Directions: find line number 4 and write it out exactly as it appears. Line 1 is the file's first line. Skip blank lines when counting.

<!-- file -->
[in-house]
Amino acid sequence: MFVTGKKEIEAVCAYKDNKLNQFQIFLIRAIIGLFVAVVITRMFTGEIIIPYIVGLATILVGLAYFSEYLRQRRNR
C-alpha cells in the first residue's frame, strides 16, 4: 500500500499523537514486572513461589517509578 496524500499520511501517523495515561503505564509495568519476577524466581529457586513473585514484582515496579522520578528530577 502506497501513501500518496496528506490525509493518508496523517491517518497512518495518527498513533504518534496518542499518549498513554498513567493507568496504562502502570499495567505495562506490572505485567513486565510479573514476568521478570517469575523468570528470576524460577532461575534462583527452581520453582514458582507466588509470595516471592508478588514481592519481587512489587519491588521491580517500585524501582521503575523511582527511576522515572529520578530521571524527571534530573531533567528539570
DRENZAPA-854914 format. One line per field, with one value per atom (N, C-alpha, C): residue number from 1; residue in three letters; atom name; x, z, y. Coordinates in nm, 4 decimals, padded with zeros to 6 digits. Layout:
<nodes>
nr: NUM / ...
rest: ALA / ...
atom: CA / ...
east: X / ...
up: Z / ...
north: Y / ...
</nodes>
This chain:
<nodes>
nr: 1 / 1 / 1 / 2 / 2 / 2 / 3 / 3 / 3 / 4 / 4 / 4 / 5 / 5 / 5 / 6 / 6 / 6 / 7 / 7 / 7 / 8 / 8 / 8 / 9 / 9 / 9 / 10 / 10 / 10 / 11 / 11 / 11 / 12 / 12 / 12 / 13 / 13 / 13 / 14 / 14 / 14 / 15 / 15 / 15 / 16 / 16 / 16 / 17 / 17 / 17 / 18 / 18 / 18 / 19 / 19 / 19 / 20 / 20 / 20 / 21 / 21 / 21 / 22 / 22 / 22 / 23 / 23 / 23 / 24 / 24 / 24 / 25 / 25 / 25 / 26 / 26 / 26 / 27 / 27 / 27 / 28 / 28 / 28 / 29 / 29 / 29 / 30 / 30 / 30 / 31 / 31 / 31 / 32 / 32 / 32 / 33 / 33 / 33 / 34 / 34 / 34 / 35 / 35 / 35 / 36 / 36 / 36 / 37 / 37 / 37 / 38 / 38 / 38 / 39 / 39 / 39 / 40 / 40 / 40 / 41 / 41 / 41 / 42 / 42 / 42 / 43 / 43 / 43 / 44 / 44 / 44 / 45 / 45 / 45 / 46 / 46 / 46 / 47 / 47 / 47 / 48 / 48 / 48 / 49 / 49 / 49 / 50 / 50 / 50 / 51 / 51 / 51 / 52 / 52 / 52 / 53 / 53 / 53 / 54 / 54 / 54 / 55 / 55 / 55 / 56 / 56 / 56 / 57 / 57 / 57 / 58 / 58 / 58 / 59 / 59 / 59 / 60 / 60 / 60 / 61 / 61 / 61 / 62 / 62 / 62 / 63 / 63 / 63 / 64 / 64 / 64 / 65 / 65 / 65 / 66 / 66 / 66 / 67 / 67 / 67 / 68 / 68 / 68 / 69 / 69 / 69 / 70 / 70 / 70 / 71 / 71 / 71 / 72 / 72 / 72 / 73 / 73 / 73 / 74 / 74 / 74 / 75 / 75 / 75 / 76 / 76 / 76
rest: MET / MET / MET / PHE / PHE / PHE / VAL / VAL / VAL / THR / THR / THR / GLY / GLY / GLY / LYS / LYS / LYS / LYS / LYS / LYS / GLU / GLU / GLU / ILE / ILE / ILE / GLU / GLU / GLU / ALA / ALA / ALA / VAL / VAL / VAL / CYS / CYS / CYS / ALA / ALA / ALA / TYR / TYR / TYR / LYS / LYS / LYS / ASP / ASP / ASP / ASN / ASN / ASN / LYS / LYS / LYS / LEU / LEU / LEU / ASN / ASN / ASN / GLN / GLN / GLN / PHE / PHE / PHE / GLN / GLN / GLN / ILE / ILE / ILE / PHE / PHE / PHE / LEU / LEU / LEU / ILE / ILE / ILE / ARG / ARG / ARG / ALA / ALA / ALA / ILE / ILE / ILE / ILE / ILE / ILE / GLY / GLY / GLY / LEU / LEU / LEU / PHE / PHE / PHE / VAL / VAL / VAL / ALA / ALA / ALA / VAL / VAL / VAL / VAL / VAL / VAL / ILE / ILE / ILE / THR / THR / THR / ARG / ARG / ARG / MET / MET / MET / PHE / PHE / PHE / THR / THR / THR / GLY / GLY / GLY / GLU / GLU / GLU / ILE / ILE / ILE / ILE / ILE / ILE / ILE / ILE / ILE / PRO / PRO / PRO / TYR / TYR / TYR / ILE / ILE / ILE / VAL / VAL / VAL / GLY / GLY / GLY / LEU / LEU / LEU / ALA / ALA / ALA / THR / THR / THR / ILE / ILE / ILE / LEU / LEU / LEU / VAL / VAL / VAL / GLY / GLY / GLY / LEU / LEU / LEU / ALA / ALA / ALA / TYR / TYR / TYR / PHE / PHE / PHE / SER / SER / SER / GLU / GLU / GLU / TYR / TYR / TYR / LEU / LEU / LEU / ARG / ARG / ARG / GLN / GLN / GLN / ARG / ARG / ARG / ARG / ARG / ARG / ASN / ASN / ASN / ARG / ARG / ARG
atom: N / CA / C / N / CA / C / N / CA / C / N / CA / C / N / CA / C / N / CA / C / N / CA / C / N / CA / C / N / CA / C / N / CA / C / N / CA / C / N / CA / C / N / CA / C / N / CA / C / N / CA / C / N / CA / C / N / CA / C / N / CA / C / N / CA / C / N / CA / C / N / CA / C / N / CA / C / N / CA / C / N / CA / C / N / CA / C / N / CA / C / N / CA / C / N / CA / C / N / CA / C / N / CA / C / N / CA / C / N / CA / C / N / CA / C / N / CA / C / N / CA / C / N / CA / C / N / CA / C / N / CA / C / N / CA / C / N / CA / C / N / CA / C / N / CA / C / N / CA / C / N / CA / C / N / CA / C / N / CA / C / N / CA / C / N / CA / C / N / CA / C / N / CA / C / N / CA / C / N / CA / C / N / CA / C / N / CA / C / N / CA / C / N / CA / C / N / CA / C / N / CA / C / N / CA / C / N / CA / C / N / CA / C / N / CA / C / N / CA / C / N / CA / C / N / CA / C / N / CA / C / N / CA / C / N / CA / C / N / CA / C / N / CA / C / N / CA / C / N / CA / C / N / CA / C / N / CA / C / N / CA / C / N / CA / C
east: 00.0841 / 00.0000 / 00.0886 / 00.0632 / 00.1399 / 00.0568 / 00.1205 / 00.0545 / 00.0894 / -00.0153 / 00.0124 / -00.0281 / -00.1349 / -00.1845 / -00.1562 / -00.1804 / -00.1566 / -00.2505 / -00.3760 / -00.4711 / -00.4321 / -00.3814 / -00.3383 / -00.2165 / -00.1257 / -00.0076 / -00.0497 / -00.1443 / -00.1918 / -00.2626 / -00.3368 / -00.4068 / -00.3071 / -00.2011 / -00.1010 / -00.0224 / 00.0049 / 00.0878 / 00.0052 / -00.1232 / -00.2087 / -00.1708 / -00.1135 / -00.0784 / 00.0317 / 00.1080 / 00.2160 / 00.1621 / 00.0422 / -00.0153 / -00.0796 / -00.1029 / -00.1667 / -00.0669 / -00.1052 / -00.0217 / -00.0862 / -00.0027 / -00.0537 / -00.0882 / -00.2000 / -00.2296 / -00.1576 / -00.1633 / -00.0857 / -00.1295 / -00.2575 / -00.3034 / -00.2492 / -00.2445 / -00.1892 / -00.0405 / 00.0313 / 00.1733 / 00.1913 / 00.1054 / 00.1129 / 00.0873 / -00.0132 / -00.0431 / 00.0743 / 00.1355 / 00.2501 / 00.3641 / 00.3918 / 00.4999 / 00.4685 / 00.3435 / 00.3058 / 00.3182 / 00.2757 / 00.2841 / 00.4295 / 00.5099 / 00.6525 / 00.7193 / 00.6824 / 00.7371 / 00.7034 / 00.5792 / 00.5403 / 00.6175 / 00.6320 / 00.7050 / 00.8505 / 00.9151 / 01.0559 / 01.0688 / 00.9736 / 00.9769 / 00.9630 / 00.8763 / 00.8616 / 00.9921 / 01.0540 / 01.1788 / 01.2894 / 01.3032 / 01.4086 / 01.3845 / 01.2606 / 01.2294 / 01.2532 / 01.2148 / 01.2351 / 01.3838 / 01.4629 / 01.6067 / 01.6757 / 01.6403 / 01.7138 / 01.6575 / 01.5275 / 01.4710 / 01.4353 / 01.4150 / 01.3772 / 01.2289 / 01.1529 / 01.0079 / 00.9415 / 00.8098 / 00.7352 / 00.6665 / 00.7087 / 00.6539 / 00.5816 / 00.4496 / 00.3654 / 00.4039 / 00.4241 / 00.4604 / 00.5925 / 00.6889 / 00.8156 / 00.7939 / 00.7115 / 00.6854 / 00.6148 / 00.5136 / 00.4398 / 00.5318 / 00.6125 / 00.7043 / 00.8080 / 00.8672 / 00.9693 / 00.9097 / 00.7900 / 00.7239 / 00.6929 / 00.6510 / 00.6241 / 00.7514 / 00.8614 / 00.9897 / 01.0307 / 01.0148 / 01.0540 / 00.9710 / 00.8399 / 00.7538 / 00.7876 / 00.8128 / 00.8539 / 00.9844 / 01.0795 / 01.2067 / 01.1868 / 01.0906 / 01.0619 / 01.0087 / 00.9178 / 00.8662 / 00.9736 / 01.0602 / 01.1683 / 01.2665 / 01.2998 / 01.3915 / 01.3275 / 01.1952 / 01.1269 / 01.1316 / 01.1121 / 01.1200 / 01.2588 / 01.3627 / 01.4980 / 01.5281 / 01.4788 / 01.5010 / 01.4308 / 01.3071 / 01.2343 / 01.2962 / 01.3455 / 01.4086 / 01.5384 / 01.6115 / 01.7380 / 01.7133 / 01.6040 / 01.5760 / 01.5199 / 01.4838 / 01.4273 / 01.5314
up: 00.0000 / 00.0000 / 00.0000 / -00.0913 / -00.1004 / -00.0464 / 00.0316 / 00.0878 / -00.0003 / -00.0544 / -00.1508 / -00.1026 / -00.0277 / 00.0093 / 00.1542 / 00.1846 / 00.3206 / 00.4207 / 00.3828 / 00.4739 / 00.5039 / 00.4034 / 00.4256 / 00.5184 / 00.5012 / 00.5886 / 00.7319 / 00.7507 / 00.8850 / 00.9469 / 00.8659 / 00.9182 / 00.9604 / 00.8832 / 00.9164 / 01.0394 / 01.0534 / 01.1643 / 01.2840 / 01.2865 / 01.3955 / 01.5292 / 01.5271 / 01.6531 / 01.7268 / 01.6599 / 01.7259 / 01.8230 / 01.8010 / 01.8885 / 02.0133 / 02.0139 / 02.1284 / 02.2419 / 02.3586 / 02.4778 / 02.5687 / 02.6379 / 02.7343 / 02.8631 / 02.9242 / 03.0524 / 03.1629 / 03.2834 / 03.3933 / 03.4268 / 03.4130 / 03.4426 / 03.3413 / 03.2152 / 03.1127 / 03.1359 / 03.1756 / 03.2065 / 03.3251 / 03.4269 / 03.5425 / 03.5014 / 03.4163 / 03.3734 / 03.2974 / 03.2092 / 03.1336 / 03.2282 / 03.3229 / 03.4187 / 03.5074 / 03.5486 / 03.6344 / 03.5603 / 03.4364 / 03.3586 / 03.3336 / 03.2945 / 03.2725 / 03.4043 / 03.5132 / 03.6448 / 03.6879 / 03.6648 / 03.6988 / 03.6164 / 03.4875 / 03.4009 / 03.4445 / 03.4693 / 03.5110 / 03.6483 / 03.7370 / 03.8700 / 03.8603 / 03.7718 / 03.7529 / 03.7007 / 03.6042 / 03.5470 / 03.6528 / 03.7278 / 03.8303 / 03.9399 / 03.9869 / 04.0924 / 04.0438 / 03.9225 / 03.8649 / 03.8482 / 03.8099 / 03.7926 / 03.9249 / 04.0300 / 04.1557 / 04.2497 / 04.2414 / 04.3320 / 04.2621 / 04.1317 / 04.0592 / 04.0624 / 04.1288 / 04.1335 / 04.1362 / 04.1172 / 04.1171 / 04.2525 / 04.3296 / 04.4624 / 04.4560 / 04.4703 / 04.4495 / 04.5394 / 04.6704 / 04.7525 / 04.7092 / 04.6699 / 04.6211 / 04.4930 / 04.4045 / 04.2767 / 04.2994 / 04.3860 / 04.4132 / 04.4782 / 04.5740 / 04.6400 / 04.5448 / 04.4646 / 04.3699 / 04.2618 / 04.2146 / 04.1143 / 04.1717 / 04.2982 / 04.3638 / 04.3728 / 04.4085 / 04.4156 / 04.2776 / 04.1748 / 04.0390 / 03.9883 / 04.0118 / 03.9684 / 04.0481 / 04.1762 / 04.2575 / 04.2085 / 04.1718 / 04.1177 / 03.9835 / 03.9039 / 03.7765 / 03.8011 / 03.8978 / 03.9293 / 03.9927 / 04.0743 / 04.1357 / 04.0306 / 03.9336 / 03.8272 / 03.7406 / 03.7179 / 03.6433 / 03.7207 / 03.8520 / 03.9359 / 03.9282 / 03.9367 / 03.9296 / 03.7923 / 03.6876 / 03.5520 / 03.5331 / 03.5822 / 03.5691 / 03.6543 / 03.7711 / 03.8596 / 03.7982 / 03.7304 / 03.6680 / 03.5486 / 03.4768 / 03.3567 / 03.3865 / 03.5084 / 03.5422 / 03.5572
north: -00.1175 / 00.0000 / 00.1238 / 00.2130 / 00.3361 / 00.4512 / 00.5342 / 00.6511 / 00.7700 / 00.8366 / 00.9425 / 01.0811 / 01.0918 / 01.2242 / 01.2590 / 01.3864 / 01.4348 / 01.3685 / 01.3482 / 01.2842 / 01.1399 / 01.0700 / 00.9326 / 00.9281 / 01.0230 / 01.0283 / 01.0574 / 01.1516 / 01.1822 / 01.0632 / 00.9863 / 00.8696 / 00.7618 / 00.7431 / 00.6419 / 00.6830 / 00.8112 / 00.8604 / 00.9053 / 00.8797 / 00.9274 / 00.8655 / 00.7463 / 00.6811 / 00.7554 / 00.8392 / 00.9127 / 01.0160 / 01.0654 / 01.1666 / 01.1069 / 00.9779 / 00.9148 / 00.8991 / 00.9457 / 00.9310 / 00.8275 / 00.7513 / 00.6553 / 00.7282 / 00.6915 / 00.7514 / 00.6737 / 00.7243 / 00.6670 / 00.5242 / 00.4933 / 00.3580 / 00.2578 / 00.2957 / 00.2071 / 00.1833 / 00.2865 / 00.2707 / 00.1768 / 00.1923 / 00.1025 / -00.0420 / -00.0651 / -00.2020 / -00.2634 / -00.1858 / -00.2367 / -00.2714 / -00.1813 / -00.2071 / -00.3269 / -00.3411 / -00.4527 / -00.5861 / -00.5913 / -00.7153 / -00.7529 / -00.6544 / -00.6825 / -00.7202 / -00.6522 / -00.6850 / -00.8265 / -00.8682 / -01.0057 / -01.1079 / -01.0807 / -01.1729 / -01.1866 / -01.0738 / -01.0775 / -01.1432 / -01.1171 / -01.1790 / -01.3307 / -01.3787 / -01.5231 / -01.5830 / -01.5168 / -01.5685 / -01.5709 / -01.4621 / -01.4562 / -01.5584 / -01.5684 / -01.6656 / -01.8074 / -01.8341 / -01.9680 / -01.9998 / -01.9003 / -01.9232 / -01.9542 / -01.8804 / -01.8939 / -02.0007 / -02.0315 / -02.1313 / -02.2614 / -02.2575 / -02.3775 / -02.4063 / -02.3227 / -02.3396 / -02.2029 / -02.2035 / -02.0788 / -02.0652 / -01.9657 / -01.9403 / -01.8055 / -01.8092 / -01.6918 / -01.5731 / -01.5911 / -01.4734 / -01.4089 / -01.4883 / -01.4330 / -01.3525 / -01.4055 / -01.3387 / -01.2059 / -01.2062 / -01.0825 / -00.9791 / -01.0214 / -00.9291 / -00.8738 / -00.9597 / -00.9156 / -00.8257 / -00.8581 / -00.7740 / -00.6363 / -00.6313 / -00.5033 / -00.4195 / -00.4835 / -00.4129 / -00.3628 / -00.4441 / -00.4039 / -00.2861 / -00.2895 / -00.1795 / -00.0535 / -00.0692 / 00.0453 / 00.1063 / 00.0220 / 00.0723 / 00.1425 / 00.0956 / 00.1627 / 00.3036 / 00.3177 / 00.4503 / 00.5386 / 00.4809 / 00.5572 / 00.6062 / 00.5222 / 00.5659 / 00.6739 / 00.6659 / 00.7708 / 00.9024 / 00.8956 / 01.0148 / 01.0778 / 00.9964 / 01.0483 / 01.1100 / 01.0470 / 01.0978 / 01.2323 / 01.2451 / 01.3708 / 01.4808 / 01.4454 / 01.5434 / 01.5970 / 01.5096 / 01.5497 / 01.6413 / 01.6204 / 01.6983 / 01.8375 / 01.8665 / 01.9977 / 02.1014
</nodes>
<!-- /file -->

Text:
DRENZAPA-854914 format. One line per field, with one value per atom (N, C-alpha, C): residue number from 1; residue in three letters; atom name; x, z, y. Coordinates in nm, 4 decimals, padded with zeros to 6 digits. Layout: